Over the past year or so, I’ve been coming to terms with the revelation that I am an introvert to my very core. You’d think this would be something I’d have known since, say, high school when I’d lock myself in my room every afternoon and evening to read and play on the computer, but no. Ironically, most of the characters in the books I read were very extroverted, and as such, I must have convinced myself that these were qualities that I had too.
So I’d find myself doing activities that extroverts loved — going to parties, concerts, etc. — and just hating them. I couldn’t understand that on week-long mission trips why I’d go bonkers about four days into a nonstop social experience. I’d bought into the idea that introverts = antisocial losers, and I couldn’t let that be me.
Except that I am an introvert, with all that that entails. Part of the revelation I’ve had these past couple years is from reading essays from other introverts who have explained so well the nuances of this personality type. That we live in a world of extroverts, but trying to conform to the 75% or whatever of society who are like that is like hammering a square peg into a round hole. They explained that introverts do like social connections, can be leaders, and are often welcome members of any team. It’s just that we approach life a little differently.
A good quote from The Atlantic:
“Introverts are not necessarily shy. Shy people are anxious or frightened or self-excoriating in social settings; introverts generally are not. Introverts are also not misanthropic, though some of us do go along with Sartre as far as to say ‘Hell is other people at breakfast.’ Rather, introverts are people who find other people tiring.”
So now I know enough to give myself adequate alone time. I know that having quiet time is necessary to recharge my batteries for the bursts of time when I do need to be outgoing and social (which is, of course, a large part of ministry). And while sometimes I do really enjoy being around people, sometimes I don’t — and that includes part of my gaming experience.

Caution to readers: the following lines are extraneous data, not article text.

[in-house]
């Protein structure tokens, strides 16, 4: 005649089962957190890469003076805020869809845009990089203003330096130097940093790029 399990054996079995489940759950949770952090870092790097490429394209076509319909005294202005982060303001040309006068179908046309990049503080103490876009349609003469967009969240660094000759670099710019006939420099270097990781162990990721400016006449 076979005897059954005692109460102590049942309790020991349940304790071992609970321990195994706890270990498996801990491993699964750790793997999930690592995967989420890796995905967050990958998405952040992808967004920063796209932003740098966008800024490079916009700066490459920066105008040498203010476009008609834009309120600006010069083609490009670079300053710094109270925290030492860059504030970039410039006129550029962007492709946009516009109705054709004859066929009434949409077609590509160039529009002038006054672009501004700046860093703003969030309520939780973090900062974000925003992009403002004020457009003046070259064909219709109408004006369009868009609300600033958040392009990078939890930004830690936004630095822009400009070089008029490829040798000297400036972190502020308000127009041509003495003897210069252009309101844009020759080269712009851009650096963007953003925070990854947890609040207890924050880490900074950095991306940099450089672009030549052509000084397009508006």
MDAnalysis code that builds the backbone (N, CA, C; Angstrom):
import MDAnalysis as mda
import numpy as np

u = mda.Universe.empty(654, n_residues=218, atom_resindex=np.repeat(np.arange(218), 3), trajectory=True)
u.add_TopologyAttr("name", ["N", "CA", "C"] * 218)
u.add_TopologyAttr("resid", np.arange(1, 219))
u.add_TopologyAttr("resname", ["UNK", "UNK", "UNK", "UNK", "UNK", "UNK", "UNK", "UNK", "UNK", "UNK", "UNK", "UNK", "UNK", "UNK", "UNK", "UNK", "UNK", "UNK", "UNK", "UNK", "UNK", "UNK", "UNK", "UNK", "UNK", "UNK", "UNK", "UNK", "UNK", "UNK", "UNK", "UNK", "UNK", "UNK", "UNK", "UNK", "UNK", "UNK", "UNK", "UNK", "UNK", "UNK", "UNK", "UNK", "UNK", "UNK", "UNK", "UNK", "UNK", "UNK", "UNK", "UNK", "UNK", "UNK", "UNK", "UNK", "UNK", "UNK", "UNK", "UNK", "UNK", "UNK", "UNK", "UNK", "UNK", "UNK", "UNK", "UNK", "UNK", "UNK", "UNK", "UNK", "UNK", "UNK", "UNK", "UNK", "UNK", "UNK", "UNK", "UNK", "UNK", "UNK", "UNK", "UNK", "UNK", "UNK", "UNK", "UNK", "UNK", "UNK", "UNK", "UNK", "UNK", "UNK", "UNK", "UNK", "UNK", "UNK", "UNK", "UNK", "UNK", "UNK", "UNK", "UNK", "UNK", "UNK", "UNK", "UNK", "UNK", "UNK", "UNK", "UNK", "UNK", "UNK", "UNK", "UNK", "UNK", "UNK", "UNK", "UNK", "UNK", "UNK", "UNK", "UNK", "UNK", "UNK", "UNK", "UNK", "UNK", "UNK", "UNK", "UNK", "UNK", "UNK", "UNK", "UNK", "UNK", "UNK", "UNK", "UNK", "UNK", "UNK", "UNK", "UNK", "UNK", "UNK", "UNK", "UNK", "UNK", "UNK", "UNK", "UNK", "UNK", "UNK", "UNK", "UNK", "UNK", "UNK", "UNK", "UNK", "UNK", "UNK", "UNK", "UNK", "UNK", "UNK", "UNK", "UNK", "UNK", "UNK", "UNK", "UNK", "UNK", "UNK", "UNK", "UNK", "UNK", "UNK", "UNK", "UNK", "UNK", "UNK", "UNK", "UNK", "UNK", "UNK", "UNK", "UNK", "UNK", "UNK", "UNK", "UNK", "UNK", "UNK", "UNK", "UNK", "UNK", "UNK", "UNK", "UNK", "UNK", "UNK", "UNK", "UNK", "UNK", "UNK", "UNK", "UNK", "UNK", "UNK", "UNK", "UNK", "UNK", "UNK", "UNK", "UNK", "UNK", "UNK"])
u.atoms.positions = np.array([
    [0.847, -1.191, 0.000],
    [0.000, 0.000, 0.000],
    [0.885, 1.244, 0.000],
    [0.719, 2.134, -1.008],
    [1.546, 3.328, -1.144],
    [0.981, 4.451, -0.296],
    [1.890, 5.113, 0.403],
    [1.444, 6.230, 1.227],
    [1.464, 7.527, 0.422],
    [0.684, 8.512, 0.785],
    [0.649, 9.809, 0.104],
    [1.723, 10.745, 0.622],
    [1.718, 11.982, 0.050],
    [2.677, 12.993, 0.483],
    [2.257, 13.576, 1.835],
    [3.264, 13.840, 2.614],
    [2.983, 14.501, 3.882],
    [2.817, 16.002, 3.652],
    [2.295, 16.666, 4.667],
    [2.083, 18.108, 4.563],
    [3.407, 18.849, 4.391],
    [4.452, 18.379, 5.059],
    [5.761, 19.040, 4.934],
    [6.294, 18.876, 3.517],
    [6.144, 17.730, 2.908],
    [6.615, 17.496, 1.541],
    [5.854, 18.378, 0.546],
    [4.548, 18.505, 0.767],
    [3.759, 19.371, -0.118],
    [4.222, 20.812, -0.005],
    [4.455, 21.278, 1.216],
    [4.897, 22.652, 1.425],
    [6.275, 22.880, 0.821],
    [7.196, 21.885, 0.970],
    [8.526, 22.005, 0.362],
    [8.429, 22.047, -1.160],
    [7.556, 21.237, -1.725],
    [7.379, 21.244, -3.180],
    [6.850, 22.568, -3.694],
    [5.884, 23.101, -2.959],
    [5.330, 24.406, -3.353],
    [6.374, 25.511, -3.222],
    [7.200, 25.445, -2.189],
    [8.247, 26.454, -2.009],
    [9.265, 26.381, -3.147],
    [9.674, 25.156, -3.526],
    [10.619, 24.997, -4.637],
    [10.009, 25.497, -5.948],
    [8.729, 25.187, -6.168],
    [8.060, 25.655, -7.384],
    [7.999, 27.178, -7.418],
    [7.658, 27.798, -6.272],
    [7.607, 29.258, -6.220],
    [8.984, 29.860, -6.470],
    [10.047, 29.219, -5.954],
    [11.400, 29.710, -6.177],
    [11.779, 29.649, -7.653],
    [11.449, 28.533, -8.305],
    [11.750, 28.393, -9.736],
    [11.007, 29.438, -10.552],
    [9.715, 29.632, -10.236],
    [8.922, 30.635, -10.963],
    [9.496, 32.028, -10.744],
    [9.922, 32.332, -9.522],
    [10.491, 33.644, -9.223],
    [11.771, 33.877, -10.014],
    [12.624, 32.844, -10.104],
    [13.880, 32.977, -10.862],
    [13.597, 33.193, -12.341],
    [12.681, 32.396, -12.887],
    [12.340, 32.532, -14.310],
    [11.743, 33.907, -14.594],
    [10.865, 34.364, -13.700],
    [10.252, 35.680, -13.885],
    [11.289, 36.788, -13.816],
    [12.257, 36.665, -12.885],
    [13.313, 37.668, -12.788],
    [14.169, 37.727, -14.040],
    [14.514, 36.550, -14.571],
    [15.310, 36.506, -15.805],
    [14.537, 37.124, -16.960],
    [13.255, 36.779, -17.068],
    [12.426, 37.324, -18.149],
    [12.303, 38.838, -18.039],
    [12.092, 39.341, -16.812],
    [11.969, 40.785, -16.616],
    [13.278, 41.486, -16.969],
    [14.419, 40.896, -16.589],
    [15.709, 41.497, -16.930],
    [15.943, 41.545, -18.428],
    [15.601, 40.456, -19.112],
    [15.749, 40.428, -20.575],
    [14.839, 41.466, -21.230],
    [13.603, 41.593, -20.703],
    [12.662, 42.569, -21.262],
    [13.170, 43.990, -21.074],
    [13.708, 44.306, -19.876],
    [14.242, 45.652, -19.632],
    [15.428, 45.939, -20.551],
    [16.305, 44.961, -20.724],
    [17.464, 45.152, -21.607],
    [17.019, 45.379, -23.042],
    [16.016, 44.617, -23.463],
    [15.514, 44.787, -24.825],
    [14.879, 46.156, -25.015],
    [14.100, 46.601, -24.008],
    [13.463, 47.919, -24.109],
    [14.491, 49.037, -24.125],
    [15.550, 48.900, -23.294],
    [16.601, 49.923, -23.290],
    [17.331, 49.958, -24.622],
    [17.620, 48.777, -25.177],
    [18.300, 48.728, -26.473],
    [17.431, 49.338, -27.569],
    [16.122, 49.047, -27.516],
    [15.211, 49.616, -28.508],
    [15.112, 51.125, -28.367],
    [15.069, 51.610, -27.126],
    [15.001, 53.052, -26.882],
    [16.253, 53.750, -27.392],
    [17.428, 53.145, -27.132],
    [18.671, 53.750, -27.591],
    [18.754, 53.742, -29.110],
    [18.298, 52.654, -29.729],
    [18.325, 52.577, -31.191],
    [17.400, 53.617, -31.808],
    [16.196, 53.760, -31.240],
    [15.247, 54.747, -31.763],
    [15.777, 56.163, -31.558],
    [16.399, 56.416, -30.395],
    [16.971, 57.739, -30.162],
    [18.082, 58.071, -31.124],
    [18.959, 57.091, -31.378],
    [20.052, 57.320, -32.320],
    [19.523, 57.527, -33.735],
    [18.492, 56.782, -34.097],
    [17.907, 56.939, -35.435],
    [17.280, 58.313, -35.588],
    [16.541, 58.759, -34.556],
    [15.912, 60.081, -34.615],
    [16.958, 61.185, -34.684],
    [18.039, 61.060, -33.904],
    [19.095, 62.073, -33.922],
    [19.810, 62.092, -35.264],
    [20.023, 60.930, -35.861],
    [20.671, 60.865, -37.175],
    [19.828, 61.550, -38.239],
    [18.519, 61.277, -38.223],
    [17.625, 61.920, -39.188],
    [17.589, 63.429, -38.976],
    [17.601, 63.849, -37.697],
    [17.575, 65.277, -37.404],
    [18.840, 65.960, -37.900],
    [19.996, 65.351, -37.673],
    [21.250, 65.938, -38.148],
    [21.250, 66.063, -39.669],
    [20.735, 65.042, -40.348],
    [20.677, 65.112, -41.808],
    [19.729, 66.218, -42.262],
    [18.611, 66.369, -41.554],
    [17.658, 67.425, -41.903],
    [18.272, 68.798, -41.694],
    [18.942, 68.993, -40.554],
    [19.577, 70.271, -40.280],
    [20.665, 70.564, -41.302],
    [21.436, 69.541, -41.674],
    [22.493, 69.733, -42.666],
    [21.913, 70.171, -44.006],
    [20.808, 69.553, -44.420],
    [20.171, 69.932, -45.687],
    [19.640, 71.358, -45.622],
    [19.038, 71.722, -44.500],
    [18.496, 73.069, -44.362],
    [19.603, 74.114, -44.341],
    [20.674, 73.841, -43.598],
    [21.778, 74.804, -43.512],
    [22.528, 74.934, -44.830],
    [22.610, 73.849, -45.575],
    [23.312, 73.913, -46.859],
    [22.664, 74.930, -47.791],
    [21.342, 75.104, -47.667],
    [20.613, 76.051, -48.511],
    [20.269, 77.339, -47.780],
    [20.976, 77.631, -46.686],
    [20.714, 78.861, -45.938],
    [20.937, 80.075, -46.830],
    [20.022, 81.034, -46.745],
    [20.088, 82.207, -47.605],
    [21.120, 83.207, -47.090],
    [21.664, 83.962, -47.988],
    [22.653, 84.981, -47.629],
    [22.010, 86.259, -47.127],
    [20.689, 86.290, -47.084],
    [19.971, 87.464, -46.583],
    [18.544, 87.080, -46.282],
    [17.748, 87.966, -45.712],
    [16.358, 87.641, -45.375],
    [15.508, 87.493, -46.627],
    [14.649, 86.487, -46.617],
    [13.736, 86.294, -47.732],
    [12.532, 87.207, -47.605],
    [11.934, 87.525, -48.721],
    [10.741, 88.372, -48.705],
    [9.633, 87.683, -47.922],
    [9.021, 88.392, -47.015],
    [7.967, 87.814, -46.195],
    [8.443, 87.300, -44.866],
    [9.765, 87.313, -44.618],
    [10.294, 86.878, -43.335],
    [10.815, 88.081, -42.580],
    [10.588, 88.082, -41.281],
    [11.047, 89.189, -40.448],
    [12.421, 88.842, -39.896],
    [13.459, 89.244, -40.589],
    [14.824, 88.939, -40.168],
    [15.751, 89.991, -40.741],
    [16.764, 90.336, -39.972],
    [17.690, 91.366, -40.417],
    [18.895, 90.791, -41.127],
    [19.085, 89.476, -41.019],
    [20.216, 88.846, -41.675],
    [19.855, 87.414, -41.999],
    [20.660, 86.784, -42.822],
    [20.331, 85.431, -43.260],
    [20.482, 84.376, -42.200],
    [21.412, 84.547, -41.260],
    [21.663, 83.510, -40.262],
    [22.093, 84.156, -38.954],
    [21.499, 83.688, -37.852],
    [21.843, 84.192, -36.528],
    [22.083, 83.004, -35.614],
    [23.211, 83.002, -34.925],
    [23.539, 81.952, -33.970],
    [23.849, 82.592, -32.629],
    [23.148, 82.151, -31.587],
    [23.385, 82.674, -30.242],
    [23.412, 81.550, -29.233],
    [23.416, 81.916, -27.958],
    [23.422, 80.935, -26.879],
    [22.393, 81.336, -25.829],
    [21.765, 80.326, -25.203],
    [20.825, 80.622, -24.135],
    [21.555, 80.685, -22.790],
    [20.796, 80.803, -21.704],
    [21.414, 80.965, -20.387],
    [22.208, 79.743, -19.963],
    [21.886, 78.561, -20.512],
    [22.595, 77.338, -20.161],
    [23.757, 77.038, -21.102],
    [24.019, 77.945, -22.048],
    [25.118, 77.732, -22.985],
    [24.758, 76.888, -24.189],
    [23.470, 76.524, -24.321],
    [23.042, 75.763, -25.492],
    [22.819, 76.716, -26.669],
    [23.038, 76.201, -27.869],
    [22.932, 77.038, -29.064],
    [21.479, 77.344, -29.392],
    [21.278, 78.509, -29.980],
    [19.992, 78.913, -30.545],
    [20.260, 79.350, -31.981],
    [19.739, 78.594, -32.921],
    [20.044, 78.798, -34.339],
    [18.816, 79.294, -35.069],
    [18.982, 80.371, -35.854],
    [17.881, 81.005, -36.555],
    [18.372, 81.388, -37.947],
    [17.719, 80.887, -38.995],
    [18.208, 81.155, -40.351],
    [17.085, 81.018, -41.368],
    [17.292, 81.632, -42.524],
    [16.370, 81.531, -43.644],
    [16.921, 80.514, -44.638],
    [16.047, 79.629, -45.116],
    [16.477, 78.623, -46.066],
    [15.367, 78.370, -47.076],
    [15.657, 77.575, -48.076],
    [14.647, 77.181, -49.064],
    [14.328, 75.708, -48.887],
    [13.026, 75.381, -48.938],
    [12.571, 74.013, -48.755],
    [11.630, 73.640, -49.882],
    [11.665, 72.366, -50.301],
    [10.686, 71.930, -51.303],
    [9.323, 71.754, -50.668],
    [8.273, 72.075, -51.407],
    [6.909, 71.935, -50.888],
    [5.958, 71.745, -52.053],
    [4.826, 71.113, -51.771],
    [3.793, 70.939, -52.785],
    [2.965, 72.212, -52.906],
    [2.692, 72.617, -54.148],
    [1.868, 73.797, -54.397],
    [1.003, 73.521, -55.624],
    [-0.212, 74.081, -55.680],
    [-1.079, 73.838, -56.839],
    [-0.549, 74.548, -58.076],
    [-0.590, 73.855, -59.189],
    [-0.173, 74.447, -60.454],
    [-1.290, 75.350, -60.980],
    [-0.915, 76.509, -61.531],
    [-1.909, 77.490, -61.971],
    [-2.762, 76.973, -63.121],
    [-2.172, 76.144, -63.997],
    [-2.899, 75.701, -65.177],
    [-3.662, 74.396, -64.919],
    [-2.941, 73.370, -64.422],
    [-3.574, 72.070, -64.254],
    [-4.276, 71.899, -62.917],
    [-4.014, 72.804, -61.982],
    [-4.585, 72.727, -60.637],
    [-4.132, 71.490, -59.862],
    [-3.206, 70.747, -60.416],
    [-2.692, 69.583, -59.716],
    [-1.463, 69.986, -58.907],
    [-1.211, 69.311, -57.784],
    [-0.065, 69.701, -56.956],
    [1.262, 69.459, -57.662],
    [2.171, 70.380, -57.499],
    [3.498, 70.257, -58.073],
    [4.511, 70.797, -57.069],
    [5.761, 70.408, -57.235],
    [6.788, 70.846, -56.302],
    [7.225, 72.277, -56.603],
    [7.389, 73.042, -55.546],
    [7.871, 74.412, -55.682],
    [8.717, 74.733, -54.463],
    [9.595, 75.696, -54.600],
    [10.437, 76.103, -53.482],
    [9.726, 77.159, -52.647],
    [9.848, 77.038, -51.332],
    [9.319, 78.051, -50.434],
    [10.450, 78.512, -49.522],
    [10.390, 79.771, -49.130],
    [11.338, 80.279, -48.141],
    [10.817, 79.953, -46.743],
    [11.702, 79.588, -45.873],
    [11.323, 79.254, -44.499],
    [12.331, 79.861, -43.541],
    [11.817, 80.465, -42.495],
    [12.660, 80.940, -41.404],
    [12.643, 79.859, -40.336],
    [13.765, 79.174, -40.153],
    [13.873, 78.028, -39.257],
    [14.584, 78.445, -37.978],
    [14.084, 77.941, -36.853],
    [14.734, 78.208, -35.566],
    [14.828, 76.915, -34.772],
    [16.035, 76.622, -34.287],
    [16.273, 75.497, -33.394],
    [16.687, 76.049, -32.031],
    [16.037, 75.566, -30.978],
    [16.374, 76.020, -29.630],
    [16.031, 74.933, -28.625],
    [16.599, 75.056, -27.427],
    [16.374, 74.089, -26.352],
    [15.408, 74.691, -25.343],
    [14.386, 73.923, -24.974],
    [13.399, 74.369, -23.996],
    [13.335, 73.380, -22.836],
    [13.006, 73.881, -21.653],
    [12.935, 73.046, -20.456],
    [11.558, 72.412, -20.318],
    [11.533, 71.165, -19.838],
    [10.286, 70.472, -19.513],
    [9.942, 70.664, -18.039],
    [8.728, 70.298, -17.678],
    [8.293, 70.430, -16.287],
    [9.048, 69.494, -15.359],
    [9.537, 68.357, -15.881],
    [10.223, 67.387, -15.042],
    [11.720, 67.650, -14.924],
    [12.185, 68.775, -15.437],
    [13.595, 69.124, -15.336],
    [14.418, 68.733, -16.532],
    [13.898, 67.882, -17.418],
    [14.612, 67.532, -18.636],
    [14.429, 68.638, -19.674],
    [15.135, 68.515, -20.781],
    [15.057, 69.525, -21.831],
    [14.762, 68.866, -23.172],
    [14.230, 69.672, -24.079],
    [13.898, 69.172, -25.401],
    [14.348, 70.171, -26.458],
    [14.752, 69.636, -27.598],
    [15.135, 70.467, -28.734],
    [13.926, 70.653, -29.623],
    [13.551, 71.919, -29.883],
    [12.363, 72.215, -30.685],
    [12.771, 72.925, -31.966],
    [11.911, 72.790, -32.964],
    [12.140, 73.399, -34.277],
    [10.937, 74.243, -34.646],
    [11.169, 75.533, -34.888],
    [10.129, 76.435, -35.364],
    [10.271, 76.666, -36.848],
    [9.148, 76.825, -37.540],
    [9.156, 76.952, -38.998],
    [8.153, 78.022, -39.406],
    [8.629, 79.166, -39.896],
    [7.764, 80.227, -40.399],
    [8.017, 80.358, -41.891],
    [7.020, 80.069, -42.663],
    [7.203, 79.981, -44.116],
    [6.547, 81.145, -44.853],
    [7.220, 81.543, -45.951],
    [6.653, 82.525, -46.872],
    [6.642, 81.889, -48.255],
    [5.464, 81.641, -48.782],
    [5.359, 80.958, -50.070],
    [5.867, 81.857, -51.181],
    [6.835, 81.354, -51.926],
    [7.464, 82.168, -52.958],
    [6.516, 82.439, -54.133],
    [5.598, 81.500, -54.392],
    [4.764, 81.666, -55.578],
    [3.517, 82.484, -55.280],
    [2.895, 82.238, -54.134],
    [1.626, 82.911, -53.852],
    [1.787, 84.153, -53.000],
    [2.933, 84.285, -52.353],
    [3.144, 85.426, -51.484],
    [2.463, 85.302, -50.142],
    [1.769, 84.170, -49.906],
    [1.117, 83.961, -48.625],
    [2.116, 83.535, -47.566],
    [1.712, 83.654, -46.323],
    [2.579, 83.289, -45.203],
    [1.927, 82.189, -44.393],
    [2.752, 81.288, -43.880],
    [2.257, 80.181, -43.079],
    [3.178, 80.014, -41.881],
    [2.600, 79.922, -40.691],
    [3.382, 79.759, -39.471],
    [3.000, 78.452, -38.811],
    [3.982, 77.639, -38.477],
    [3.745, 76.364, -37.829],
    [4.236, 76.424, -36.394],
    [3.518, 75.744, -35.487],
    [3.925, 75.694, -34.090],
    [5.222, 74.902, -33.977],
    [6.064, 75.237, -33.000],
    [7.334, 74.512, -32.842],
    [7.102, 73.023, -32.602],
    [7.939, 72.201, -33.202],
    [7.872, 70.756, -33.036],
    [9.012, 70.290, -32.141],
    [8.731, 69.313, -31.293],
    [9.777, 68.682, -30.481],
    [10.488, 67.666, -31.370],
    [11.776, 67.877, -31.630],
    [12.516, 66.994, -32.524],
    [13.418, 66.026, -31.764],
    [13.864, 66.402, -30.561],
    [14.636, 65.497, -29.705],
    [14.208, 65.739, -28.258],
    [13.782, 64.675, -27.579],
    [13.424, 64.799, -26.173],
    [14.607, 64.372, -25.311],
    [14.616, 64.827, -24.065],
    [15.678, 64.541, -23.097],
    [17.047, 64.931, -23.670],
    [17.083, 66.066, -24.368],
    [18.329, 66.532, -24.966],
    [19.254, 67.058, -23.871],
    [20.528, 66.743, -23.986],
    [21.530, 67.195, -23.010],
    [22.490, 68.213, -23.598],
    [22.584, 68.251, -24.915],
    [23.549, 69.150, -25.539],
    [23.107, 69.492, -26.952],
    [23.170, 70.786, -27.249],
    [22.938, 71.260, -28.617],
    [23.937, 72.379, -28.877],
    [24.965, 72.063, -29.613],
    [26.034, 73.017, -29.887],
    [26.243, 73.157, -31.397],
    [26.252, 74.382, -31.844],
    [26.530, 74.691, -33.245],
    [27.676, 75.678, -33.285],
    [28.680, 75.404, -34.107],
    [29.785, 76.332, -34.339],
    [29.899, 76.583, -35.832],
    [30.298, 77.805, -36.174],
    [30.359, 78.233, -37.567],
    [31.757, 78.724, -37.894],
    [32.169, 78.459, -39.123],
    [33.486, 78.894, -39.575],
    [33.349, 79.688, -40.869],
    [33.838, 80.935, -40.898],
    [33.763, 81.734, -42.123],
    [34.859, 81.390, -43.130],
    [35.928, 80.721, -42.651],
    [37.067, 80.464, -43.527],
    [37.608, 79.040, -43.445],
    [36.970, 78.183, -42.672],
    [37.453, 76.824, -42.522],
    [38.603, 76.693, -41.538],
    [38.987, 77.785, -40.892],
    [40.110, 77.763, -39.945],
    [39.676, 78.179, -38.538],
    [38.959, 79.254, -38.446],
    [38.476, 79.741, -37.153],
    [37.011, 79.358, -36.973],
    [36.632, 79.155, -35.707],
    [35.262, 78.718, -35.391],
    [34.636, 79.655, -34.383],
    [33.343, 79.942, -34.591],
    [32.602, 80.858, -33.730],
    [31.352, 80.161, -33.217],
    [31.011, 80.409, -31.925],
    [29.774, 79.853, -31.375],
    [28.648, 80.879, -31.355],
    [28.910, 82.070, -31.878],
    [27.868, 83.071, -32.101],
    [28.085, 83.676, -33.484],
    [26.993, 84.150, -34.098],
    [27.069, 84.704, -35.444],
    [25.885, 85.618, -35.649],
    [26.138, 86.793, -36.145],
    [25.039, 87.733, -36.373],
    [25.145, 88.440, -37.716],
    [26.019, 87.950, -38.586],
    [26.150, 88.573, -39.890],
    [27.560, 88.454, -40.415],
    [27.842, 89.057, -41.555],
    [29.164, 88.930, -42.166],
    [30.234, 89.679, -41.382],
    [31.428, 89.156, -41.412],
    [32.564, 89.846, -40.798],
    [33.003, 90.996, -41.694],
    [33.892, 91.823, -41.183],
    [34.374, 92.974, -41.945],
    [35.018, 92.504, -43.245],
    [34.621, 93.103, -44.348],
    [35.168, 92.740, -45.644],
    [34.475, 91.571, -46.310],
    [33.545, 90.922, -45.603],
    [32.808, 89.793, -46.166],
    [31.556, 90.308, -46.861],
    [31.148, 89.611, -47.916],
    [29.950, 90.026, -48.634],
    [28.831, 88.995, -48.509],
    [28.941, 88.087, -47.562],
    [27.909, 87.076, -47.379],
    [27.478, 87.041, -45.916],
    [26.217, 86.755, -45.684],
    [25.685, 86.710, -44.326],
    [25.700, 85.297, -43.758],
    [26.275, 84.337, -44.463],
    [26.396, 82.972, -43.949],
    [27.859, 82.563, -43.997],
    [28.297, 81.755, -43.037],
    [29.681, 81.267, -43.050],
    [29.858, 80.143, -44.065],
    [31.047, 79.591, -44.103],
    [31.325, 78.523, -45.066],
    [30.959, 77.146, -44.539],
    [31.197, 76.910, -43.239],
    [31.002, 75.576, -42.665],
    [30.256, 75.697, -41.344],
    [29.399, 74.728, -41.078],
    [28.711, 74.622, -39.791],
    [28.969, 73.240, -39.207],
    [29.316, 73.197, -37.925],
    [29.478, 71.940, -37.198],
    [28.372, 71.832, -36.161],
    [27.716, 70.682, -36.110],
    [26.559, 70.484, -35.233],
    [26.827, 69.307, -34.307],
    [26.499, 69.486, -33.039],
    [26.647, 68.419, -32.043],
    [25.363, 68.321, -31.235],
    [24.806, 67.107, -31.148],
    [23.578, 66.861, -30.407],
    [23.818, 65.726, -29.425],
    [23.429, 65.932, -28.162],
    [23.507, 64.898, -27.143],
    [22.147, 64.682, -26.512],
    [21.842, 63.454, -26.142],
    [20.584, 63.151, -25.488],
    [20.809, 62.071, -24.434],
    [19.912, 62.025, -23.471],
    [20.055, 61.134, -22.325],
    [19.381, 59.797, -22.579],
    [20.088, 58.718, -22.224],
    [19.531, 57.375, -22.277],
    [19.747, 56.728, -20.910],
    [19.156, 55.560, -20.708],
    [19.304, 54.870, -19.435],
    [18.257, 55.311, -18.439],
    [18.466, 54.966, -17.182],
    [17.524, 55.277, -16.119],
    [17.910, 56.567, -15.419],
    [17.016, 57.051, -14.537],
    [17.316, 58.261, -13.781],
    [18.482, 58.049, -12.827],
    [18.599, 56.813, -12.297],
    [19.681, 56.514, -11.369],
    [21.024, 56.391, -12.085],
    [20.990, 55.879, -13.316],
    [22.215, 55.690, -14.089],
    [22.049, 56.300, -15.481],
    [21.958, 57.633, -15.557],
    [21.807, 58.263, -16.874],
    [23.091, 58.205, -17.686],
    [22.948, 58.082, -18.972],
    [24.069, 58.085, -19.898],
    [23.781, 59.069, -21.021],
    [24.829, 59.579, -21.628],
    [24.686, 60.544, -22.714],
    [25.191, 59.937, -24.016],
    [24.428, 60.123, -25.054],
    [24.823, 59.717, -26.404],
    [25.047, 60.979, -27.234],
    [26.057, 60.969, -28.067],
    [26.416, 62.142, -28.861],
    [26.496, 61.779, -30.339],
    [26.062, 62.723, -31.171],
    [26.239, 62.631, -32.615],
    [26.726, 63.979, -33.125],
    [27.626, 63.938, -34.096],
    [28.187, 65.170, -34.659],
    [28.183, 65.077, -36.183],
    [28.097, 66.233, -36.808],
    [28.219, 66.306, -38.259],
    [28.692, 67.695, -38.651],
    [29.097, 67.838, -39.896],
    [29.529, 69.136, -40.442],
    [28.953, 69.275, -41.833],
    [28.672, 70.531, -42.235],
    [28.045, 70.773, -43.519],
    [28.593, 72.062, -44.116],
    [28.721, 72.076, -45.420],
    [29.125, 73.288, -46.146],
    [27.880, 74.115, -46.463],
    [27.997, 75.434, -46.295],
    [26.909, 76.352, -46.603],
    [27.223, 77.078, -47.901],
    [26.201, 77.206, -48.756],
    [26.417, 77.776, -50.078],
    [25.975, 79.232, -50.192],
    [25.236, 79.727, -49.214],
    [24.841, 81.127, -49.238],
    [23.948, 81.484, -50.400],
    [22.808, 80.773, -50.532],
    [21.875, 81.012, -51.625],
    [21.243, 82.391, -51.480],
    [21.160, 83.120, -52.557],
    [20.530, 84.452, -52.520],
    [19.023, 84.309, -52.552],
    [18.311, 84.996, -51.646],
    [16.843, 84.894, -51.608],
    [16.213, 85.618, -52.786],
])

It’s why the whole attitude of “You’re playing an MMO, and ‘multiplayer’ means you should group up and be social” irks me. I don’t see that as a mandate that must be followed; I see it as an option. One of the best aspects of MMOs is that they (should) give you options as to how you want to play that day. Options to progress, options to set goals, options to be as much or as little social as possible.
And while some extroverts and devs may be stymied by the stubborn reluctance of some players to group, there might just not be any magical key that’s going to unlock that. Make the rewards as great as you want and penalize soloing as much as you want, and players who want to “play alone together” will still find a way. Maybe some devs get it, but sometimes I get the feeling that the attitude is the same as a well-intentioned friend trying to pull you to a shindig that you know very well you’ll end up hating. “But it’s great!” they say. “That may be,” you reply, “but it won’t be for me.”
Another quote from the aforementioned article:
“Extroverts are easy for introverts to understand, because extroverts spend so much of their time working out who they are in voluble, and frequently inescapable, interaction with other people. They are as inscrutable as puppy dogs. But the street does not run both ways. Extroverts have little or no grasp of introversion. They assume that company, especially their own, is always welcome. They cannot imagine why someone would need to be alone; indeed, they often take umbrage at the suggestion.”
That sounds so familiar, especially whenever people get into an online discussion of grouping vs. soloing, doesn’t it? Personally, I do understand WHY people like to group, raid, and PvP, but I don’t always see a lot of understanding by that crowd as to why I love to solo in peace.
I’m not even against parties or grouping, I just don’t ever want to feel like I have no other recourse but to partake, just because someone’s dragged/forced me to do so. Soloing PvE content is generally relaxing and recharging for my personality, whereas grouping and PvPing is not. Those are acceptable in short bursts, but it’s not what I thrive on when I play.
And I honestly don’t know how many introverts engage in MMOs vs. extroverts. I don’t know if the ratio is the same as in society or if it skews to favor one side or the other. I do know that some people who admit to being introverts are far more social online than they are in real life, so that party personality you’re talking with may not be as such if you met on the street.
In any case, every time I hear a dev gush about how some new system or twist will suddenly open the floodgates to grouping and pull in all those reluctant groupers, I wince. Maybe a new approach is called for, game design that considers not just playstyles, but extroverted and introverted personalities.